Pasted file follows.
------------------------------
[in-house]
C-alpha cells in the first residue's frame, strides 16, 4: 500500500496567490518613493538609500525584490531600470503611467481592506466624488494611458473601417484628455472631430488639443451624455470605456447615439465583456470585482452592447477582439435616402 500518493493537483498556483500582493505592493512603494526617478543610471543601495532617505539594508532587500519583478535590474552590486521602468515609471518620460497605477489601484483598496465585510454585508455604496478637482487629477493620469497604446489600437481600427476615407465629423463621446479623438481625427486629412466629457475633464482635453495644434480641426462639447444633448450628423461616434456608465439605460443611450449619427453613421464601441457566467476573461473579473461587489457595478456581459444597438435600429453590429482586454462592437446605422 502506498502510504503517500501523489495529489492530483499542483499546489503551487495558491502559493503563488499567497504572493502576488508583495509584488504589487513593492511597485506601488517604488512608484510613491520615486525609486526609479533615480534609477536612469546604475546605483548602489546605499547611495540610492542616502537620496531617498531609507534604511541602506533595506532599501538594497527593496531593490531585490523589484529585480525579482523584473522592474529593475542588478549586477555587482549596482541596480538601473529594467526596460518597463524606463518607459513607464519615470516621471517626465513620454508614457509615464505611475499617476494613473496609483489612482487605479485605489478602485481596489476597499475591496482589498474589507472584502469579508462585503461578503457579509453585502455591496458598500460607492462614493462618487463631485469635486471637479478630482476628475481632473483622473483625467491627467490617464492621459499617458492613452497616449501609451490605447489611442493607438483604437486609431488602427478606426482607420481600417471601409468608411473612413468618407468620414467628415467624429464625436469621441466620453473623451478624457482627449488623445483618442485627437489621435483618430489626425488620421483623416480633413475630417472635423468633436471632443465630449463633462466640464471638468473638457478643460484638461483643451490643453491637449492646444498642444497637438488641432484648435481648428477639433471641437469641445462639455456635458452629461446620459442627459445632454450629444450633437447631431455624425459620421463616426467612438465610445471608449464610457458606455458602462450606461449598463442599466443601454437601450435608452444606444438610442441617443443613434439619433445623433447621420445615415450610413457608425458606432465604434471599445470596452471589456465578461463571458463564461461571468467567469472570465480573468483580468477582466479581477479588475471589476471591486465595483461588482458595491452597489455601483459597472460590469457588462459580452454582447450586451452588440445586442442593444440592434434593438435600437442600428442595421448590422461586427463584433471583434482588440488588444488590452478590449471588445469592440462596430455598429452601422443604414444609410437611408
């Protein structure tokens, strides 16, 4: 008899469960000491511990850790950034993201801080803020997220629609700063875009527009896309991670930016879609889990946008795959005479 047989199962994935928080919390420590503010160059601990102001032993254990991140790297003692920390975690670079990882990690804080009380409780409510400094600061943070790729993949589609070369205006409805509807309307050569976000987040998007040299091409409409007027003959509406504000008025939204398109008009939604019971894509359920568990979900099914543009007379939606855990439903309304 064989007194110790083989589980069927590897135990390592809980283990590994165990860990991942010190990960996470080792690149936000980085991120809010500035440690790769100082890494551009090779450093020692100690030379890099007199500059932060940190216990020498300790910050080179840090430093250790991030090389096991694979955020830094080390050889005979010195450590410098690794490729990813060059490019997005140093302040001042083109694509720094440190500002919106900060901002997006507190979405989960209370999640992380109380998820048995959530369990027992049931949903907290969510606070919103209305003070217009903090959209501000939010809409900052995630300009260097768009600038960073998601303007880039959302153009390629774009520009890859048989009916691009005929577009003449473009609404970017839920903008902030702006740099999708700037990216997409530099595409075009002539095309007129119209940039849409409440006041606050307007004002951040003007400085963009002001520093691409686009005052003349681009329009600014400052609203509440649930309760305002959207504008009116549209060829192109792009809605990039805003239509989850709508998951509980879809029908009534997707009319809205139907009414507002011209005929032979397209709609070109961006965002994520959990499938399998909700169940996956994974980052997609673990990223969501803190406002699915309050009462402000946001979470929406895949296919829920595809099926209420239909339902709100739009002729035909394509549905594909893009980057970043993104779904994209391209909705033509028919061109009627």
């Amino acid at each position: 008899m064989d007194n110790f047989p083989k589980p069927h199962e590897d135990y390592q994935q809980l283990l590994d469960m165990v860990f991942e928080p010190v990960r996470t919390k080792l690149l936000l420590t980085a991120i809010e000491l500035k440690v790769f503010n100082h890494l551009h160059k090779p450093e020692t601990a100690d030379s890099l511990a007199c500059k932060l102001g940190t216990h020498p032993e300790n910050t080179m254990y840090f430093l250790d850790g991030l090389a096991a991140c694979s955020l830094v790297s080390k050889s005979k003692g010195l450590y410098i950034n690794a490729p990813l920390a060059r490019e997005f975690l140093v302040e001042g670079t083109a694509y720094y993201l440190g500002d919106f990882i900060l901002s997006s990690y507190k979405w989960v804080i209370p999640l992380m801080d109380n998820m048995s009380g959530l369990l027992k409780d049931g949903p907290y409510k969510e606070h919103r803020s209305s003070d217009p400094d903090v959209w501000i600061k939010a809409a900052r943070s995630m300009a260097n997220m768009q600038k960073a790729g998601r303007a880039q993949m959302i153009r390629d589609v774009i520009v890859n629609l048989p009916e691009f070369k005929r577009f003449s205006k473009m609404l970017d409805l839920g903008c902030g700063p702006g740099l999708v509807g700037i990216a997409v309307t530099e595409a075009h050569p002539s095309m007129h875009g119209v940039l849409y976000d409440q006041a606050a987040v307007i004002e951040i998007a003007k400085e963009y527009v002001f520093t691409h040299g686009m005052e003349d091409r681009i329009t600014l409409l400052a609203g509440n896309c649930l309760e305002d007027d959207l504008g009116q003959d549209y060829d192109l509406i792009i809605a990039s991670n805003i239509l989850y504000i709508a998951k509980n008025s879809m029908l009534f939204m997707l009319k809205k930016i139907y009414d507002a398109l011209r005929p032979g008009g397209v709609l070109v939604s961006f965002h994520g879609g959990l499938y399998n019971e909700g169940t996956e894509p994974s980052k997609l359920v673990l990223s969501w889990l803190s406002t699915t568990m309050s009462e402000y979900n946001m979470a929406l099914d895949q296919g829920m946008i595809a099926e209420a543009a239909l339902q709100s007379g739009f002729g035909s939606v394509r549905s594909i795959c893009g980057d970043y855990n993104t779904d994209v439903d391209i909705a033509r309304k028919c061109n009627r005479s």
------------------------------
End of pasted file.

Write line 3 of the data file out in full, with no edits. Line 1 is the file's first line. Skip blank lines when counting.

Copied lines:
């Protein structure tokens, strides 16, 4: 008899469960000491511990850790950034993201801080803020997220629609700063875009527009896309991670930016879609889990946008795959005479 047989199962994935928080919390420590503010160059601990102001032993254990991140790297003692920390975690670079990882990690804080009380409780409510400094600061943070790729993949589609070369205006409805509807309307050569976000987040998007040299091409409409007027003959509406504000008025939204398109008009939604019971894509359920568990979900099914543009007379939606855990439903309304 064989007194110790083989589980069927590897135990390592809980283990590994165990860990991942010190990960996470080792690149936000980085991120809010500035440690790769100082890494551009090779450093020692100690030379890099007199500059932060940190216990020498300790910050080179840090430093250790991030090389096991694979955020830094080390050889005979010195450590410098690794490729990813060059490019997005140093302040001042083109694509720094440190500002919106900060901002997006507190979405989960209370999640992380109380998820048995959530369990027992049931949903907290969510606070919103209305003070217009903090959209501000939010809409900052995630300009260097768009600038960073998601303007880039959302153009390629774009520009890859048989009916691009005929577009003449473009609404970017839920903008902030702006740099999708700037990216997409530099595409075009002539095309007129119209940039849409409440006041606050307007004002951040003007400085963009002001520093691409686009005052003349681009329009600014400052609203509440649930309760305002959207504008009116549209060829192109792009809605990039805003239509989850709508998951509980879809029908009534997707009319809205139907009414507002011209005929032979397209709609070109961006965002994520959990499938399998909700169940996956994974980052997609673990990223969501803190406002699915309050009462402000946001979470929406895949296919829920595809099926209420239909339902709100739009002729035909394509549905594909893009980057970043993104779904994209391209909705033509028919061109009627």